Questions Part 1

Something new I’m trying so bear with me. For the next 5-6 weeks I’m going to be dropping a blog post with 7 questions on it. Why only 7 questions? Because you’re lazy and if I was to give you anymore than 7 questions you wouldn’t do this. Aggressive, but true. It’s just how we humans are wired. Less is more, my friends. Plus the goal of these questions are for you to really take your time with them. Don’t just sit here and crank out a quick 7 answers that are pure bullshit. Sit down, grab a pen and paper, and  really take your time to think about the questions that I’m asking you. Anytime I’ve ever been stuck in life I usually take the time to answer questions like the ones I’m going to ask you. It’s just another way to help look at a problem from a new perspective that maybe I wasn’t seeing before. And not all of these questions are mine. Most are, while some are taken from all over and are questions that I’ve found useful and have answered them on my own time at some point or another. Alongside these 7 questions, I’m going to be dropping a book review every week until I’ve done a review on every book that I’ve read to date and will continue to do this with every book that I’ll read in the future. Lucky you guys. Now, without further ado, let’s get to it.

Some weeks the questions might revolve around a certain theme, while other weeks they’ll be completely random questions. For the first week we’re going to start with death because nothing sets the tone like thinking about how we’re going to die. I don’t think that enough people truly take the time out of their day to think about death. What’s wrong with you guys? Why wouldn’t you take the time out of your day to think about how one day you’ll be dead? Six feet under, or for the more ambitious, ashes scattered across the ocean or through the mountains of Peru. In all seriousness, it’s not fun to think about death. I get it, guys. Don’t think I’m sitting over here all jazzed up to be talking about death. But, and there is a positive but to this, I do believe it is important to contemplate death from time to time. I think with that comes a number of benefits like realizing your loved ones won’t be with you for forever so maybe you should start showing some more appreciation now. Or that thinking about how you can die at any moment might spark a fire under your ass to actually get shit done while you can vs pulling up to the finish line and thinking “maybe in my next life I’ll get it right”. In the doom & gloom there’s a tiny ray of light. You just have to squint to see it.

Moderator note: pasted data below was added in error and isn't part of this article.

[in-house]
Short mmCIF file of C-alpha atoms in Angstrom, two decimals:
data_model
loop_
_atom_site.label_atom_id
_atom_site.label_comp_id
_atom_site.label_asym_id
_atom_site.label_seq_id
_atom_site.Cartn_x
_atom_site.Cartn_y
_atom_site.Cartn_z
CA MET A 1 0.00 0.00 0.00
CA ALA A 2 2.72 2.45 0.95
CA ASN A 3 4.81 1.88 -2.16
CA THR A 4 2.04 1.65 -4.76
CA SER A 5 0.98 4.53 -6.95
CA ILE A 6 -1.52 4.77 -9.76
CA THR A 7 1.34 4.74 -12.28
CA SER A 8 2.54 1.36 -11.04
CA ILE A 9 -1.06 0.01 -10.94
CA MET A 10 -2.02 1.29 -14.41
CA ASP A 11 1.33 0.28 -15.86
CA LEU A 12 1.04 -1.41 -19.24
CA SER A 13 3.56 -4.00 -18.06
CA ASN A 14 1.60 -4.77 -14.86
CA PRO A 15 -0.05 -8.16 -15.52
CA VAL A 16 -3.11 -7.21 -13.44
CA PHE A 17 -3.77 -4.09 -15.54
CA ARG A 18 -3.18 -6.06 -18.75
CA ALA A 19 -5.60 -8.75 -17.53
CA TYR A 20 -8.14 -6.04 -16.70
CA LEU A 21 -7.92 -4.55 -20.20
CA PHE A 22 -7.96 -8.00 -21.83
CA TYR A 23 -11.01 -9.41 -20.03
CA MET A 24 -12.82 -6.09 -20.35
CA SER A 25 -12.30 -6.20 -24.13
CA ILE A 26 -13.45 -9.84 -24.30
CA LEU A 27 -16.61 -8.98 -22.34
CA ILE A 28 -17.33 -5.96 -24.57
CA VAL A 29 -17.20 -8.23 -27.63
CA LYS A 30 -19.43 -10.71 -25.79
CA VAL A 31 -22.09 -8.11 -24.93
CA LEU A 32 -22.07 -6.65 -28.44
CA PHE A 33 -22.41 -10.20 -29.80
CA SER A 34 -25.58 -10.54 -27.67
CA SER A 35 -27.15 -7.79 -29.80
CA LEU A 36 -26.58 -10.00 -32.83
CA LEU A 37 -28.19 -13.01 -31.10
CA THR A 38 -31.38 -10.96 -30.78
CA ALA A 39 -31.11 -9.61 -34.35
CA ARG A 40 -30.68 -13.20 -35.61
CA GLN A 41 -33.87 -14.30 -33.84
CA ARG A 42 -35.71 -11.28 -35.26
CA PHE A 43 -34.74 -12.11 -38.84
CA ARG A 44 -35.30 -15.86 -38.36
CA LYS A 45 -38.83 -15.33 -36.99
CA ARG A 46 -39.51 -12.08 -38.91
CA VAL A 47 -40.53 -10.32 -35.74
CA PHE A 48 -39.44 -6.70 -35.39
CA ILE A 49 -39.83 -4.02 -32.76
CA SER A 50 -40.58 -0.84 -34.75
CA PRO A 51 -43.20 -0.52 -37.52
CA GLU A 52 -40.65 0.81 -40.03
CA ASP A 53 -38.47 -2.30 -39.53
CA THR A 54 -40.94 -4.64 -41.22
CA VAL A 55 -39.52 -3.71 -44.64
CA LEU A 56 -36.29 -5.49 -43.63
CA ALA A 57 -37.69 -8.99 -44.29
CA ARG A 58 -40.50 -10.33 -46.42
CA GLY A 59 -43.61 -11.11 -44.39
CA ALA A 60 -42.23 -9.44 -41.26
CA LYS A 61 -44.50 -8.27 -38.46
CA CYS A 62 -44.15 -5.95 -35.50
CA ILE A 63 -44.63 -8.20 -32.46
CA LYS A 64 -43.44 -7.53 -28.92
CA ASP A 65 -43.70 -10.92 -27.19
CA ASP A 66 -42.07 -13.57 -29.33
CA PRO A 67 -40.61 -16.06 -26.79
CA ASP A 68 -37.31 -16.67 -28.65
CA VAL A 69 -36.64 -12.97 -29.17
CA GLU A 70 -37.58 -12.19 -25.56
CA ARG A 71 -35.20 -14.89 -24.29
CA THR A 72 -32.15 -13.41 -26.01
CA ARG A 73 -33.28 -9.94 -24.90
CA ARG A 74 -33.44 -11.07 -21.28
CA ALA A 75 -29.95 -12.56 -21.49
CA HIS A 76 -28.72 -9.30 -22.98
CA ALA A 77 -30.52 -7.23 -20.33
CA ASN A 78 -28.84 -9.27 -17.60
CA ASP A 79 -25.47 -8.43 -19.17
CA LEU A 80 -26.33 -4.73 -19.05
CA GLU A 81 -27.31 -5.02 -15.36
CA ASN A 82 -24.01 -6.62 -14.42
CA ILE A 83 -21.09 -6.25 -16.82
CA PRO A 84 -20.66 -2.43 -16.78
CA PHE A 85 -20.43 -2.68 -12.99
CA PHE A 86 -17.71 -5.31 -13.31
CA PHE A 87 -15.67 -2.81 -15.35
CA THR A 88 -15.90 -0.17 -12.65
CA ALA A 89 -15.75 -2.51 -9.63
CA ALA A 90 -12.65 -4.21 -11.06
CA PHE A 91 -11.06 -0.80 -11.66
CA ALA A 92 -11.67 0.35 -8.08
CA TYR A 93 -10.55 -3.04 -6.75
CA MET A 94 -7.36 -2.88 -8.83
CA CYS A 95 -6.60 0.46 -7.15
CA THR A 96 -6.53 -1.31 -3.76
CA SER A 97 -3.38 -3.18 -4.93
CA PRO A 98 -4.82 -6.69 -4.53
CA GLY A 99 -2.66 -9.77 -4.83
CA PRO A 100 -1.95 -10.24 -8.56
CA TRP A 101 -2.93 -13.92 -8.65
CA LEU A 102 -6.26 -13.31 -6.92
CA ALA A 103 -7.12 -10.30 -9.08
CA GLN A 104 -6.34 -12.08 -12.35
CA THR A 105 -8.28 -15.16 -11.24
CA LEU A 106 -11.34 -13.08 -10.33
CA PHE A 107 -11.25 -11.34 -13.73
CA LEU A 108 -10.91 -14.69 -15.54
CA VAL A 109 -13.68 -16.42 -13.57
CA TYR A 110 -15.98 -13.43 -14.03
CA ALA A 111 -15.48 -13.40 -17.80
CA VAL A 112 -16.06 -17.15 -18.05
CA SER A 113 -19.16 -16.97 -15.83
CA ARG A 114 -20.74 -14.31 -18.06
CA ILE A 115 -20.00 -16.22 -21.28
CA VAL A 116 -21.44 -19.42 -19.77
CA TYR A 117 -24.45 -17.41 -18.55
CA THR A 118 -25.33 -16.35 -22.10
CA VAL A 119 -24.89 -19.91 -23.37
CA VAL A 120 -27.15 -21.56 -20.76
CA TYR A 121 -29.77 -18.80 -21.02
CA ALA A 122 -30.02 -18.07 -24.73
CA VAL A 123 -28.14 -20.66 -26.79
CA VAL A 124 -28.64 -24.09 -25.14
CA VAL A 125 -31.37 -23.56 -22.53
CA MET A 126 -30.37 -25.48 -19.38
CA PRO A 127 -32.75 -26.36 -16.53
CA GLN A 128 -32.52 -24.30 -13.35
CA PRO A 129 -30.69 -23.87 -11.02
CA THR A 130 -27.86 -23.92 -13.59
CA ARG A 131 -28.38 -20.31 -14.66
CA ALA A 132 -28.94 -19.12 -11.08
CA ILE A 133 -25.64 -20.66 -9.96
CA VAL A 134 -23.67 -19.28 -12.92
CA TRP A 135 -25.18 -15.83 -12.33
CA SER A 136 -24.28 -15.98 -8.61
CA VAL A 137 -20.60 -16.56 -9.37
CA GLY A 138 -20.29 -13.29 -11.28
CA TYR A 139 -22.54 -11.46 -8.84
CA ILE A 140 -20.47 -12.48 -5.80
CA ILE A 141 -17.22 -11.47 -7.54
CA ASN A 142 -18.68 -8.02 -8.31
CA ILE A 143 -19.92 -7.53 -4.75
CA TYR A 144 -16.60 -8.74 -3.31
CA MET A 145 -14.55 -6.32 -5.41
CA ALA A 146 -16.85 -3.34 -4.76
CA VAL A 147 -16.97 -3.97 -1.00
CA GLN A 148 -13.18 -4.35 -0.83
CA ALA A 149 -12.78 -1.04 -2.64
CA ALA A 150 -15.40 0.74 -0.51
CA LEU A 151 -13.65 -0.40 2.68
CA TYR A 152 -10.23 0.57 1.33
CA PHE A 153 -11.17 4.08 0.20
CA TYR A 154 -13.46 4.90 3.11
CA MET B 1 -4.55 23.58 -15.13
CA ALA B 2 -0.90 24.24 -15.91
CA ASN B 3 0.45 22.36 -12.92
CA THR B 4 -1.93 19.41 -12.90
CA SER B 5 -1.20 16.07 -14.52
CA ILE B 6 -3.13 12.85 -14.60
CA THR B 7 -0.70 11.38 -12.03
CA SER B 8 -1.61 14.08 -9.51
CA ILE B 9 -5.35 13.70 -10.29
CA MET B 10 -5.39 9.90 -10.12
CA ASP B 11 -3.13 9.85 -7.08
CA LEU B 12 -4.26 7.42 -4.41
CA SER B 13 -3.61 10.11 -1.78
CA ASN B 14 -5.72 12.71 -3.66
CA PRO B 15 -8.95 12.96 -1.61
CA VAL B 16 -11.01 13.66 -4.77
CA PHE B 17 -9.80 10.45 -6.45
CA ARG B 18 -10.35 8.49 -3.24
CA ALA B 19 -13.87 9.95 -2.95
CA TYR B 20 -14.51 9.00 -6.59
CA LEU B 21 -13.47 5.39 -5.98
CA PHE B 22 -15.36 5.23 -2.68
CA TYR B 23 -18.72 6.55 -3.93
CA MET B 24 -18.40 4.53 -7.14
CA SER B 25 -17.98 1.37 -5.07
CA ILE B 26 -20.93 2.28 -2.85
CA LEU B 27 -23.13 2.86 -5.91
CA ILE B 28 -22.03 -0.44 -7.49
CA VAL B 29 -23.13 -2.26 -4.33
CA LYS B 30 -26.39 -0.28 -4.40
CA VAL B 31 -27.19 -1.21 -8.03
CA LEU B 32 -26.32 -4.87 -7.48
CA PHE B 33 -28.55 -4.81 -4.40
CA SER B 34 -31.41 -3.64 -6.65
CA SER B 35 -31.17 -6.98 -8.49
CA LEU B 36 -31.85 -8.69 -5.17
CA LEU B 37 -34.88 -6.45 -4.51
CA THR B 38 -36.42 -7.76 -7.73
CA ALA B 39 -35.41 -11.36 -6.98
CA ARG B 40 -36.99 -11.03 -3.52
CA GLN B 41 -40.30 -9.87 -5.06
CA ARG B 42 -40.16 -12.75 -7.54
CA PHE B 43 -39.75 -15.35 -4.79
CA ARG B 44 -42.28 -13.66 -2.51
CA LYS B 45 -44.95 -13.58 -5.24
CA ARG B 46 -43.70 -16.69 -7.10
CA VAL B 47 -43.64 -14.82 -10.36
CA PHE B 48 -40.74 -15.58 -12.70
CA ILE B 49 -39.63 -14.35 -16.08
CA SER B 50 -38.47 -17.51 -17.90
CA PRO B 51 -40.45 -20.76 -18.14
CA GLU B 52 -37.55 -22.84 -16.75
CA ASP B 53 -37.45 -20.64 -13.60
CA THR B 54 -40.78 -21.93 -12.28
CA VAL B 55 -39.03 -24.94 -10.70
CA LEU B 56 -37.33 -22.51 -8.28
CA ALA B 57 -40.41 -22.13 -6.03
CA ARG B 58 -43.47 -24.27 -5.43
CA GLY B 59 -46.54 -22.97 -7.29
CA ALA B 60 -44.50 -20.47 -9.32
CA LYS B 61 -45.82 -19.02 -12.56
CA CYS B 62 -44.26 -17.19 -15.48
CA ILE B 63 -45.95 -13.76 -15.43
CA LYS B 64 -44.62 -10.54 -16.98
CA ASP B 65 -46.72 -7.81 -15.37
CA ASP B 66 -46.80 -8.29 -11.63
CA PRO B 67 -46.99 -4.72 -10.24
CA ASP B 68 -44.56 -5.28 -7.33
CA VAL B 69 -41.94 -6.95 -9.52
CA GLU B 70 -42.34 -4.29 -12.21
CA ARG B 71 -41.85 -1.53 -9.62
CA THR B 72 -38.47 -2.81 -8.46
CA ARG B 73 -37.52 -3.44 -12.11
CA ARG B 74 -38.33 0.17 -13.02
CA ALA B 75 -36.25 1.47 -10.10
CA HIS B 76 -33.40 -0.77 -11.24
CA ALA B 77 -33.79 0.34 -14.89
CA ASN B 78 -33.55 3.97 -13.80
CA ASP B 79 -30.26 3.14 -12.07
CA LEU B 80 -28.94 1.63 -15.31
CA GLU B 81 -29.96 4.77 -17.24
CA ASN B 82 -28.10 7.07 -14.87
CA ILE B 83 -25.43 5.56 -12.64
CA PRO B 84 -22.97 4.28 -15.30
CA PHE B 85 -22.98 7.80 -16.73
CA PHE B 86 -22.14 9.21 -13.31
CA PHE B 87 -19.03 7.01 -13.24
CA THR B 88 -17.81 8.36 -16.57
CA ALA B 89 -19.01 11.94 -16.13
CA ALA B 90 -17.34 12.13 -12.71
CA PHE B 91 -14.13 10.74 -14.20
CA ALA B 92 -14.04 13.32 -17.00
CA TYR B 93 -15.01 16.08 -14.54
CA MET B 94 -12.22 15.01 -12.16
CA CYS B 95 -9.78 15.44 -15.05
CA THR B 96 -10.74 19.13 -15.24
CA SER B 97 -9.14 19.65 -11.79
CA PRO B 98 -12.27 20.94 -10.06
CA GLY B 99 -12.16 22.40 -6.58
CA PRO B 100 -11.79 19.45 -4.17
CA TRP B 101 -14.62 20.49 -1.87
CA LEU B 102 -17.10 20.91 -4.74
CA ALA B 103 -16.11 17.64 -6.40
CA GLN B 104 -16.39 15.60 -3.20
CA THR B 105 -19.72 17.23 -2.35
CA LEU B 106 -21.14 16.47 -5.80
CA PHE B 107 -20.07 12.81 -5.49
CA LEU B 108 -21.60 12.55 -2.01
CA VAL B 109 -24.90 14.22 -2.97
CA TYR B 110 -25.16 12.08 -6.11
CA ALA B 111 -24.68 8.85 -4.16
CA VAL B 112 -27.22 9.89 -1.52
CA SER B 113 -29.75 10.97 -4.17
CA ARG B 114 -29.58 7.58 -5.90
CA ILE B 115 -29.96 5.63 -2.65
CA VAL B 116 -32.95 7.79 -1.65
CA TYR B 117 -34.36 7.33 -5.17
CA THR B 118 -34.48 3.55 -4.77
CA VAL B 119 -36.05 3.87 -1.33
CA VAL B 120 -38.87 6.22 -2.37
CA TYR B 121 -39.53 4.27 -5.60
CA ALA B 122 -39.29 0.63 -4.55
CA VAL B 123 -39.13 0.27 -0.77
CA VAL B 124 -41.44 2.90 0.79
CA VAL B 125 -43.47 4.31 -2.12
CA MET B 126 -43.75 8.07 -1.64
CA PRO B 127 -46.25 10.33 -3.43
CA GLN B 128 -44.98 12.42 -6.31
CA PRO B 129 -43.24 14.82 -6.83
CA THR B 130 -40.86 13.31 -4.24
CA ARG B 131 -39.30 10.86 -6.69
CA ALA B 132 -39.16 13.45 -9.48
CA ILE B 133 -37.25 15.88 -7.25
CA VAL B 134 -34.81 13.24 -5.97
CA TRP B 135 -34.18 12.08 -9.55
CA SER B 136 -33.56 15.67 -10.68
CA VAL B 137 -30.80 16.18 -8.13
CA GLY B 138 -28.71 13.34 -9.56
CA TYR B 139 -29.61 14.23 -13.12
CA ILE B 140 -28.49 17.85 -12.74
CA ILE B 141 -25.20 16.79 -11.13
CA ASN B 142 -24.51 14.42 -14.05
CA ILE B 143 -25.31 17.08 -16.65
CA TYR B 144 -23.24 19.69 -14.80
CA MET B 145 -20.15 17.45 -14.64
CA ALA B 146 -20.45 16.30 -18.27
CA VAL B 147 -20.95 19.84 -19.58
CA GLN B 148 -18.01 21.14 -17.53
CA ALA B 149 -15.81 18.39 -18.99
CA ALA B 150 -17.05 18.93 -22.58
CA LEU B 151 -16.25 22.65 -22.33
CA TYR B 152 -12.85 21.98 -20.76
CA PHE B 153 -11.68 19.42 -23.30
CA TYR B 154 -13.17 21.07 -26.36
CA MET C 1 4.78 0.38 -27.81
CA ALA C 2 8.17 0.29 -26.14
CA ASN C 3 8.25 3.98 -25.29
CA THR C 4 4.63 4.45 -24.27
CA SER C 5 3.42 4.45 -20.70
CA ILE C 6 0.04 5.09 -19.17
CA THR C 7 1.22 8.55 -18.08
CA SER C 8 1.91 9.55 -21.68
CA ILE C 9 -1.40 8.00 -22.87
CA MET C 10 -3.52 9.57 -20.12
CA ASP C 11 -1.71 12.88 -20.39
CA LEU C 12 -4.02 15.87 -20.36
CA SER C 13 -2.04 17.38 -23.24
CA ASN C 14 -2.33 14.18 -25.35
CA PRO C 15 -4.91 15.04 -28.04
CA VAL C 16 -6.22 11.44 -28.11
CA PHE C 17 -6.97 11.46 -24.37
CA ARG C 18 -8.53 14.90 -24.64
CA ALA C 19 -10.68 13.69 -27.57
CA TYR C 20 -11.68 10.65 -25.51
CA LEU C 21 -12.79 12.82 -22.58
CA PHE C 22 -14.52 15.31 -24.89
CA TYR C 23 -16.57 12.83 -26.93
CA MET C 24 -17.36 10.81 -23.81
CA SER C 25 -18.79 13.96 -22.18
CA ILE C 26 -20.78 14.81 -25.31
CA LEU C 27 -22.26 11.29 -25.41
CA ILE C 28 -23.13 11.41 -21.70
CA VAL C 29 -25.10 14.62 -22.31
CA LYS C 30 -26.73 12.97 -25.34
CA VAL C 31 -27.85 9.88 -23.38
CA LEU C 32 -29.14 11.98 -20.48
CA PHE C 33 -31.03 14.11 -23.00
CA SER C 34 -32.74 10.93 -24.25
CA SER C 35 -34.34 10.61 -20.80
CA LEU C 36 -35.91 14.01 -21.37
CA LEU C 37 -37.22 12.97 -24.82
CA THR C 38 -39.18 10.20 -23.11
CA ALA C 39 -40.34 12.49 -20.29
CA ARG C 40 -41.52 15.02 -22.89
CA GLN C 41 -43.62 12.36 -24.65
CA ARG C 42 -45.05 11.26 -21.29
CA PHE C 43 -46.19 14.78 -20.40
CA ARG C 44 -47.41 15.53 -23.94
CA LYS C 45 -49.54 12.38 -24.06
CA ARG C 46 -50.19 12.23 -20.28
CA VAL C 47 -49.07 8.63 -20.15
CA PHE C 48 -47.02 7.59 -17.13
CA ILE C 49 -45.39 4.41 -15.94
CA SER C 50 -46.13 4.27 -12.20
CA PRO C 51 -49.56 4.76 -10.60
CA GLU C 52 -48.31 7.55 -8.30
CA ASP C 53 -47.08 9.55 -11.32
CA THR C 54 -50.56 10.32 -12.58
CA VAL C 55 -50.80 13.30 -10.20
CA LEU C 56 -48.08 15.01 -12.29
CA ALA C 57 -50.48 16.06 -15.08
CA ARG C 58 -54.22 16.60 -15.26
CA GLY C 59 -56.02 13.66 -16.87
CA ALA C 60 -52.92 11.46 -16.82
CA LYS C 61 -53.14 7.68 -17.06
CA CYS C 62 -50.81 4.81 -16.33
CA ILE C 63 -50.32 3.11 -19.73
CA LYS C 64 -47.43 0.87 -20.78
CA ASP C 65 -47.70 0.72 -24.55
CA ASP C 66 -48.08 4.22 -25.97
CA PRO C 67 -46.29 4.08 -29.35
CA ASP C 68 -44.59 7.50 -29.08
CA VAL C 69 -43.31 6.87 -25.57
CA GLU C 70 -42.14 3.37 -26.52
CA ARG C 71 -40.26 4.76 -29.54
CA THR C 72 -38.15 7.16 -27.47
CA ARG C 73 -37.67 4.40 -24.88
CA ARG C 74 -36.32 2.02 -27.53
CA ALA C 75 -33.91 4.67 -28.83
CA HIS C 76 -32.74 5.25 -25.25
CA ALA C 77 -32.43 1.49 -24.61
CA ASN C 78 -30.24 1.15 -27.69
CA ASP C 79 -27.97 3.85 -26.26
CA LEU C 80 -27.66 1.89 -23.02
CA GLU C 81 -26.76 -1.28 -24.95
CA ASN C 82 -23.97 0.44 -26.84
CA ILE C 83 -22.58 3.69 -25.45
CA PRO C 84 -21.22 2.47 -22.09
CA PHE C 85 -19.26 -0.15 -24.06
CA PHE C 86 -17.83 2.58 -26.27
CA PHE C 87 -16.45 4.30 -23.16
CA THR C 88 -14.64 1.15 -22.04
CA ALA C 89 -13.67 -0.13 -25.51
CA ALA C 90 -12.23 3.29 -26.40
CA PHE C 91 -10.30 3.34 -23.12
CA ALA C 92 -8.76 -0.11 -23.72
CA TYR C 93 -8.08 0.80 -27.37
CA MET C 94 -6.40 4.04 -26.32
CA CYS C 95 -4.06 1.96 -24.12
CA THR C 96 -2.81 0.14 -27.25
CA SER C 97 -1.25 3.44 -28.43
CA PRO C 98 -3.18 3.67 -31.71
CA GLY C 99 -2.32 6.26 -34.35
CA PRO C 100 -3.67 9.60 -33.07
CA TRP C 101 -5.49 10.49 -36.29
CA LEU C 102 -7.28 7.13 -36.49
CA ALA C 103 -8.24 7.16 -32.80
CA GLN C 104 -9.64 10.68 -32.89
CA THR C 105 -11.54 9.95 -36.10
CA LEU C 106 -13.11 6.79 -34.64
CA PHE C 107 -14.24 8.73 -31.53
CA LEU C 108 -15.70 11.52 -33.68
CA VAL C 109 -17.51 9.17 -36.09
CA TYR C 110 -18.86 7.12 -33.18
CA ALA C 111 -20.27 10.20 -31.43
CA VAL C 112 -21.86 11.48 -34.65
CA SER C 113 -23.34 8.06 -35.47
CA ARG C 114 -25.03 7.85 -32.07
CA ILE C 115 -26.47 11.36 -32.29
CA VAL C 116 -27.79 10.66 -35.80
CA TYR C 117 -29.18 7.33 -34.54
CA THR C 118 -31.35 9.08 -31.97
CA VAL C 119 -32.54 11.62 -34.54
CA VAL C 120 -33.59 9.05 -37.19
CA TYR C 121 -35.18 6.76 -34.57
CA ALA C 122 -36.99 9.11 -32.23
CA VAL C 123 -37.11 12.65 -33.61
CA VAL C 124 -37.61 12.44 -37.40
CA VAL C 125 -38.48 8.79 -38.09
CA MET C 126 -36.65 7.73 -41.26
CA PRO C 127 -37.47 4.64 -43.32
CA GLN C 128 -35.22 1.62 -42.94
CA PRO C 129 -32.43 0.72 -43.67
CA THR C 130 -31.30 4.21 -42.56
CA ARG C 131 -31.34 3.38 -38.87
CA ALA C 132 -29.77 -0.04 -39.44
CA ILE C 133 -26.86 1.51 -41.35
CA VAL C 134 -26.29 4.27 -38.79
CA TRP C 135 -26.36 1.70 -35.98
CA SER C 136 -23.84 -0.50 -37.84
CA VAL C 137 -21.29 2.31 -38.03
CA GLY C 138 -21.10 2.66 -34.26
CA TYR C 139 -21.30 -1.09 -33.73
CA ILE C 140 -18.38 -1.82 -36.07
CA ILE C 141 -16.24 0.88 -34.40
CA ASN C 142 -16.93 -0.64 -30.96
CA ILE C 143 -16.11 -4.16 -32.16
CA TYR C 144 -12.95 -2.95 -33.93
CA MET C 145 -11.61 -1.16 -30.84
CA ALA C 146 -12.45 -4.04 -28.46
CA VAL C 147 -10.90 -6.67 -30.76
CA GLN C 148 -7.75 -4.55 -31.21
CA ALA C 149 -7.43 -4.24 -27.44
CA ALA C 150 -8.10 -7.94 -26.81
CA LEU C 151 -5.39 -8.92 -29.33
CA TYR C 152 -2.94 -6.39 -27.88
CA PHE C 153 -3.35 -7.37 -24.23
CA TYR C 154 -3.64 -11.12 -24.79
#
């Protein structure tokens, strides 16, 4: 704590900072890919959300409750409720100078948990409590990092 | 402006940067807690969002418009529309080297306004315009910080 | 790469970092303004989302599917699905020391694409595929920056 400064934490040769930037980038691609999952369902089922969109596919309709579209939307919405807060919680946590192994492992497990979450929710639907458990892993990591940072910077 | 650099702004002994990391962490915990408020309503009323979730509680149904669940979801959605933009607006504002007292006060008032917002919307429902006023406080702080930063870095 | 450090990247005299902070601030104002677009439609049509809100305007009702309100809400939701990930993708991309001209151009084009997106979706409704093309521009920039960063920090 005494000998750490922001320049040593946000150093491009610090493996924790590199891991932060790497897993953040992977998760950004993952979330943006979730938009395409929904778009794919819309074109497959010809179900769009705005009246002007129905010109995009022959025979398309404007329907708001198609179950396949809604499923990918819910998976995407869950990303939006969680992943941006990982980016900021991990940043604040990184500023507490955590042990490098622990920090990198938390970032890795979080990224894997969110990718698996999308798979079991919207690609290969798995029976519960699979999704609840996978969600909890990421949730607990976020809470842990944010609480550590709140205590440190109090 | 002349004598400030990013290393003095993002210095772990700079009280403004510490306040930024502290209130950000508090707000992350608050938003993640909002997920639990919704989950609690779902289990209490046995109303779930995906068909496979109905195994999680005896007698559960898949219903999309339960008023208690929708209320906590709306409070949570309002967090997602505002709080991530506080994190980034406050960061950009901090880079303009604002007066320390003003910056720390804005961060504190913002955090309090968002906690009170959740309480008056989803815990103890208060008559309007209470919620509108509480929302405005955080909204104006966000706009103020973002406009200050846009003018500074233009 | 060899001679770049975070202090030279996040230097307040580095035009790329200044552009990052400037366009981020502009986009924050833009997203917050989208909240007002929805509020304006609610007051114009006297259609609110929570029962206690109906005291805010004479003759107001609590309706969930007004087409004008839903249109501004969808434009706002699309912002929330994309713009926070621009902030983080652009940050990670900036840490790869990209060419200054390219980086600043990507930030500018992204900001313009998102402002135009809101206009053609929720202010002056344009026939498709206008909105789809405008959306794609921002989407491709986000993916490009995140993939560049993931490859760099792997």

1.) If you were to die this evening with no opportunity to communicate with anyone, what would you most regret not having told someone? Why haven’t you told them yet?

2.) Of all the people in your family, whose death would you find most disturbing? Why?

3.) Do you have a secret hunch of how you might die? If yes, at what age do you think will die and how do you think it will happen?

4.) If you were to die tomorrow, would you be satisfied with the life you have lived so far? If not, why? What would you have done differently?

5.) What do you believe happens to us when we die?

6.) When you die, how do you want to be remembered? 

7.) Since death alone is certain and the time of death uncertain, what should you do?

*Taken from Buddhism Without Beliefs by Stephen Batchelor*

Meditate on this and if you don’t meditate take some time to really go over this question. When you meditate on this break up into the three parts. Death alone is certain –– Time of death uncertain –– What should you do?


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